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Co, Calvin O.

AIR FRANCE vs. BONIFACIO H. GILLEGO, substituted by his surviving heirs represented
by DOLORES P. GILLEGO
G.R. No. 165266, December 15, 2010, J. Villarama, Jr.

A business intended to serve the travelling public primarily, a contract of carriage is imbued with public interest.22
The law governing common carriers consequently imposes an exacting standard. Article 1735 of the Civil Code
provides that in case of lost or damaged goods, common carriers are presumed to have been at fault or to have acted
negligently, unless they prove that they observed extraordinary diligence as required by Article 1733. Thus, in an
action based on a breach of contract of carriage, the aggrieved party does not have to prove that the common carrier was
at fault or was negligent. All that he has to prove is the existence of the contract and the fact of its non-performance by
the carrier

Facts:
Respondent Congressman Gillego was invited to participate as one of the keynote speakers
at the 89th Inter-Parliamentary Conference Symposium on Parliament Guardian of Human Rights
to be held in Budapest, Hungary and Tokyo, Japan on May 19 to 22, 1993.

On May 16, 1993, respondent left Manila on board petitioner Air Frances aircraft bound for
Paris, France. He arrived in Paris early 5 in the morning of May 17th. While waiting for his
connecting flight to Budapest, respondent learned that petitioner had another aircraft bound for
Budapest with an earlier departure time than his scheduled flight. He then went to petitioners
counter at the airport and made arrangements for the change in his booking. He was given a
corresponding ticket and boarding pass for and also a new baggage claim stub for his checked-in
luggage. However, upon arriving in Budapest, respondent was unable to locate his luggage at the
claiming section. He sought assistance from petitioners counter at the airport and was advised to
just wait for his luggage at his hotel and that petitioners representatives would take charge of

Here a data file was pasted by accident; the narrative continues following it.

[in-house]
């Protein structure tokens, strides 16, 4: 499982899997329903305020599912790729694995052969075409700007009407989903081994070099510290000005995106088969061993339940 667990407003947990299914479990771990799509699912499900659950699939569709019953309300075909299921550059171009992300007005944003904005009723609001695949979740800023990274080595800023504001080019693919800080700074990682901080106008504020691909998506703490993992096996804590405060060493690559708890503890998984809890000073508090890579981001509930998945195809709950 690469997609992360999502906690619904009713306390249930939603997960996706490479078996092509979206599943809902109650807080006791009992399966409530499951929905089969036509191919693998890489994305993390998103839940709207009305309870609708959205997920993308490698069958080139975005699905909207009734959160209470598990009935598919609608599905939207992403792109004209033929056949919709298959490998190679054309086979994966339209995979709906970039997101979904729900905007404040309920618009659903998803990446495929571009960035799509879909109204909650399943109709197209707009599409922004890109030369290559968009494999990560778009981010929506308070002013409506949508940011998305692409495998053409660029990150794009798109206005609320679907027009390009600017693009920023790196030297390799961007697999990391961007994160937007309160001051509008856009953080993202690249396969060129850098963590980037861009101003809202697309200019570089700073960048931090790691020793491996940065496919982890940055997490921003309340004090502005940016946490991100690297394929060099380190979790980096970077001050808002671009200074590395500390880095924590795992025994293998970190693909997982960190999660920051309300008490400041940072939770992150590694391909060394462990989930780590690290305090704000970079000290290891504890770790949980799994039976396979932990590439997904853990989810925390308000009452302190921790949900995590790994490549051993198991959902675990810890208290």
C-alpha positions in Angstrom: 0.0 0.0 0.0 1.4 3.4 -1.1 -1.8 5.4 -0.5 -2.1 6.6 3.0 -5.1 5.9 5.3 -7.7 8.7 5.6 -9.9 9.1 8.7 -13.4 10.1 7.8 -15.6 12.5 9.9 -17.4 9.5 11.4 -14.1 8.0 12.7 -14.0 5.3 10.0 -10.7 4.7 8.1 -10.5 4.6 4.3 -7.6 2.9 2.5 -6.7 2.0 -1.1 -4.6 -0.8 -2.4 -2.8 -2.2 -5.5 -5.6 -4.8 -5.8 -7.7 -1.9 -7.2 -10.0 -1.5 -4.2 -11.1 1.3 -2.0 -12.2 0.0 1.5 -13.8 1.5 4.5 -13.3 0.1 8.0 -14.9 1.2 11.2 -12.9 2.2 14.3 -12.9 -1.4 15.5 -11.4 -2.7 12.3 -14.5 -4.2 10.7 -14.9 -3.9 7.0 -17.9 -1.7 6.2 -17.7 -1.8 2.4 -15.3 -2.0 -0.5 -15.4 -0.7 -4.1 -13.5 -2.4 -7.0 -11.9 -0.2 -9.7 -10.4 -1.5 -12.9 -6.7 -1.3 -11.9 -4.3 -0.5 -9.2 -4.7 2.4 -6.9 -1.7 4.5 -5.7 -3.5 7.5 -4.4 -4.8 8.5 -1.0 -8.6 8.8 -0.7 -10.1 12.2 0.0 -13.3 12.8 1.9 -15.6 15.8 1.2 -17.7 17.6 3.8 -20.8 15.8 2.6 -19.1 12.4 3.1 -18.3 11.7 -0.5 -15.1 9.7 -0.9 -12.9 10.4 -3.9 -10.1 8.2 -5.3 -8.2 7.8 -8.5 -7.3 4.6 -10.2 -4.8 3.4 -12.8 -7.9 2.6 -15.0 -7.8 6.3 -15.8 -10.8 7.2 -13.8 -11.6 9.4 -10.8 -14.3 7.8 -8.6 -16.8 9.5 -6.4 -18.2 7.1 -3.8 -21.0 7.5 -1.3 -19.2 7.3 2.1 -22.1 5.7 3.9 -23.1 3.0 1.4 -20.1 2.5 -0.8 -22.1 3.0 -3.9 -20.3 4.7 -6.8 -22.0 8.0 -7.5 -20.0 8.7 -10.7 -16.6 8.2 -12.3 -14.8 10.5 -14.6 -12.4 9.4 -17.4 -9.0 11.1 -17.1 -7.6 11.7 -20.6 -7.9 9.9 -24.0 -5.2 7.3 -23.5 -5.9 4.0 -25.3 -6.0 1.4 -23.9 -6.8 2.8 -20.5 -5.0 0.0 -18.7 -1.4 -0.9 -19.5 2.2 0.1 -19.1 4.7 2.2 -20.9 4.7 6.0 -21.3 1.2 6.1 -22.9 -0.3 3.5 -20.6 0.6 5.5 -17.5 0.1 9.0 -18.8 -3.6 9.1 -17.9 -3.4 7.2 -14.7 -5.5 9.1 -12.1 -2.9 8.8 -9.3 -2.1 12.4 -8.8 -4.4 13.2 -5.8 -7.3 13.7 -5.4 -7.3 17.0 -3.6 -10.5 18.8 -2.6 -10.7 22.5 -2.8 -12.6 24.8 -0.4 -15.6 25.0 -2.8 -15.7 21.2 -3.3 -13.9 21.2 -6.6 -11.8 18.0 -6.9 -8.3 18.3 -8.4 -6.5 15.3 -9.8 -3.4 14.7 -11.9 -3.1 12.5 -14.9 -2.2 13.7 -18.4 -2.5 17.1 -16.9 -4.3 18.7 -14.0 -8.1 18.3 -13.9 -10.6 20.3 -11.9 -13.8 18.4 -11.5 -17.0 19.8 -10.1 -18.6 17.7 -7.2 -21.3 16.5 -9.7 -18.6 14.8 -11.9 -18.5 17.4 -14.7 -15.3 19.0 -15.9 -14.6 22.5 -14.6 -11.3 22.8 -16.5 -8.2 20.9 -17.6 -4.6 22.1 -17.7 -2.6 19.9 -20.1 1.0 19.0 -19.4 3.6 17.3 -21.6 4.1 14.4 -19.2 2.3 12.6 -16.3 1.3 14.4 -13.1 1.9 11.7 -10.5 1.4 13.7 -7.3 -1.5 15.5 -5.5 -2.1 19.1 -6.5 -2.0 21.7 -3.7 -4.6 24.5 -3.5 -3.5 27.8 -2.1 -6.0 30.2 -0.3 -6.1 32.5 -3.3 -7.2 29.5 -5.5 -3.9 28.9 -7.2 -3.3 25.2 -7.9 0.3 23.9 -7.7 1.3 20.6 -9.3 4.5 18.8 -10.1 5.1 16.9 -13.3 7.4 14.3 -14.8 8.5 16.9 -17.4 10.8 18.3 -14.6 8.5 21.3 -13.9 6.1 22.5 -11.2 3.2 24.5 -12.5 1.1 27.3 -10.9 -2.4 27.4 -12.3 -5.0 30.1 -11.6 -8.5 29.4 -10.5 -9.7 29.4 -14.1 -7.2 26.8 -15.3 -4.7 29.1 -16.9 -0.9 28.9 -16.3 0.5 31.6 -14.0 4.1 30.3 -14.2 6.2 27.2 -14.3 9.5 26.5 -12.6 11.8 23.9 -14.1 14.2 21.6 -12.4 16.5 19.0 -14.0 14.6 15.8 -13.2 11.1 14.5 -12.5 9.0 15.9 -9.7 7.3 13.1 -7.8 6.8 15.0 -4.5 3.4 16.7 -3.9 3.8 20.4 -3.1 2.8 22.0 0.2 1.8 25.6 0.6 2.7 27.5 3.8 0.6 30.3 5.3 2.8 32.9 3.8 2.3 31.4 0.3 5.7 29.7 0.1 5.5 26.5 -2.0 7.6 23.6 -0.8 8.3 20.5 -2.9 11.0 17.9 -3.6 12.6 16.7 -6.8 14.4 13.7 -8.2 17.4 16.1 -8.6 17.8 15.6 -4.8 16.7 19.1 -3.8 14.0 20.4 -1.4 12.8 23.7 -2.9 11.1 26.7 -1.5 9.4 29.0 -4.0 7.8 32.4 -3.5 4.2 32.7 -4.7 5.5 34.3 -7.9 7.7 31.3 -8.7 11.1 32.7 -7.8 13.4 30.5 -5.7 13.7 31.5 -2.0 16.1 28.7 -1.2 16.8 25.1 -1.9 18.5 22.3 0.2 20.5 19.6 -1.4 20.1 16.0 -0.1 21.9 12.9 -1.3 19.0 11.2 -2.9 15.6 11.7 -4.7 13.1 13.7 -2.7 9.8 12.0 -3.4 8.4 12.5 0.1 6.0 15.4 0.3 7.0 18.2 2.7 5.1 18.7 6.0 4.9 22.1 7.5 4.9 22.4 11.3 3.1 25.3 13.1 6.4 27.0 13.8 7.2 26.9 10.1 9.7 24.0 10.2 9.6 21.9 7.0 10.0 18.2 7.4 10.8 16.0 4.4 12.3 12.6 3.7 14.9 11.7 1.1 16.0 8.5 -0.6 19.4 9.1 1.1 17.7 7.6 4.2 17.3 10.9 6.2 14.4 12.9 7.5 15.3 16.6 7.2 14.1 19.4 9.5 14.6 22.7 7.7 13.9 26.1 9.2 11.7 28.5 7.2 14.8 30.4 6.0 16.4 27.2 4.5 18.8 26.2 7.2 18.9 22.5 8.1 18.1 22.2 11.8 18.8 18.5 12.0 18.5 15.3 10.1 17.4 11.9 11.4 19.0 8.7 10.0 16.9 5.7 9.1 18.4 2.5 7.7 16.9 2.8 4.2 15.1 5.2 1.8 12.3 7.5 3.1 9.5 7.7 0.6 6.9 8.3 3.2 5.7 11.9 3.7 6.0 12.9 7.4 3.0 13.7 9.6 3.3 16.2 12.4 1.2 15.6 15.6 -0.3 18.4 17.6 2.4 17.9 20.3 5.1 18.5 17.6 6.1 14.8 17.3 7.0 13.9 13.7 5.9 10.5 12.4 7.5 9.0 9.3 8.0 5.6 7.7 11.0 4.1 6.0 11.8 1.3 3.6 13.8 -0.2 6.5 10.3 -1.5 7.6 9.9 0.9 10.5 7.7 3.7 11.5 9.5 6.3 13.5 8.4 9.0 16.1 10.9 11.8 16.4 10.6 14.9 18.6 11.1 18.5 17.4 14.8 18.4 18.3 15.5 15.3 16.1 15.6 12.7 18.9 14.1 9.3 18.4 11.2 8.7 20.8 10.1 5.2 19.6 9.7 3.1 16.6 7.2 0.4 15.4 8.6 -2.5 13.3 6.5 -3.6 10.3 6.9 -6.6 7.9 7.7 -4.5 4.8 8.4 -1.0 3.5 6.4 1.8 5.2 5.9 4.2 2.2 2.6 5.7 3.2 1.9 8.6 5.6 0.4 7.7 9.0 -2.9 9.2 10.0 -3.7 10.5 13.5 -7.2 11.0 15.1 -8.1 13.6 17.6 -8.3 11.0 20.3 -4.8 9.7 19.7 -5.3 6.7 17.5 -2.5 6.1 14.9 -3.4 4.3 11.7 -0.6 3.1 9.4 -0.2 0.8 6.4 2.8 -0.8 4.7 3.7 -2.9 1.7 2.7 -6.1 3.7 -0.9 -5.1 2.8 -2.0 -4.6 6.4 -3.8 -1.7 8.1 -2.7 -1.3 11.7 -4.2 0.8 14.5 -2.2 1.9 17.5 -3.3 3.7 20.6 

delivering the same to him that same day. But said luggage was never despite follow-up inquiries.

Upon his return to the Philippines, respondent immediately wrote petitioners Station
Manager complaining about the lost luggage and the resulting damages he suffered while in
Budapest; that his single luggage contained his personal effects such as clothes, toiletries, medicines
for his hypertension, and the speeches he had prepared, He was thus left with only his travel
documents, pocket money and the clothes he was wearing. Respondent was forced to shop for
personal items including new clothes and his medicines. Aside from these unnecessary expenditures
of about $1,000, respondent had to prepare another speech, in which he had difficulty due to lack of
data and information. Petitioner continued to ignore respondents repeated follow-ups regarding his
lost luggage.

Respondent filed a complaint for damages against the petitioner alleging that by reason of its
negligence and breach of obligation to transport and deliver his luggage, respondent suffered
inconvenience, serious anxiety, physical suffering and sleepless nights. Petitioner averred that it has
taken all necessary measures to avoid loss of respondents baggage, the contents of which
respondent did not declare, and that it has no intent to cause such loss, much less knew that such
loss could occur. The loss of respondents luggage is due to or occasioned by force majeure or
fortuitous event or other causes beyond the carriers control. Diligent, sincere and timely efforts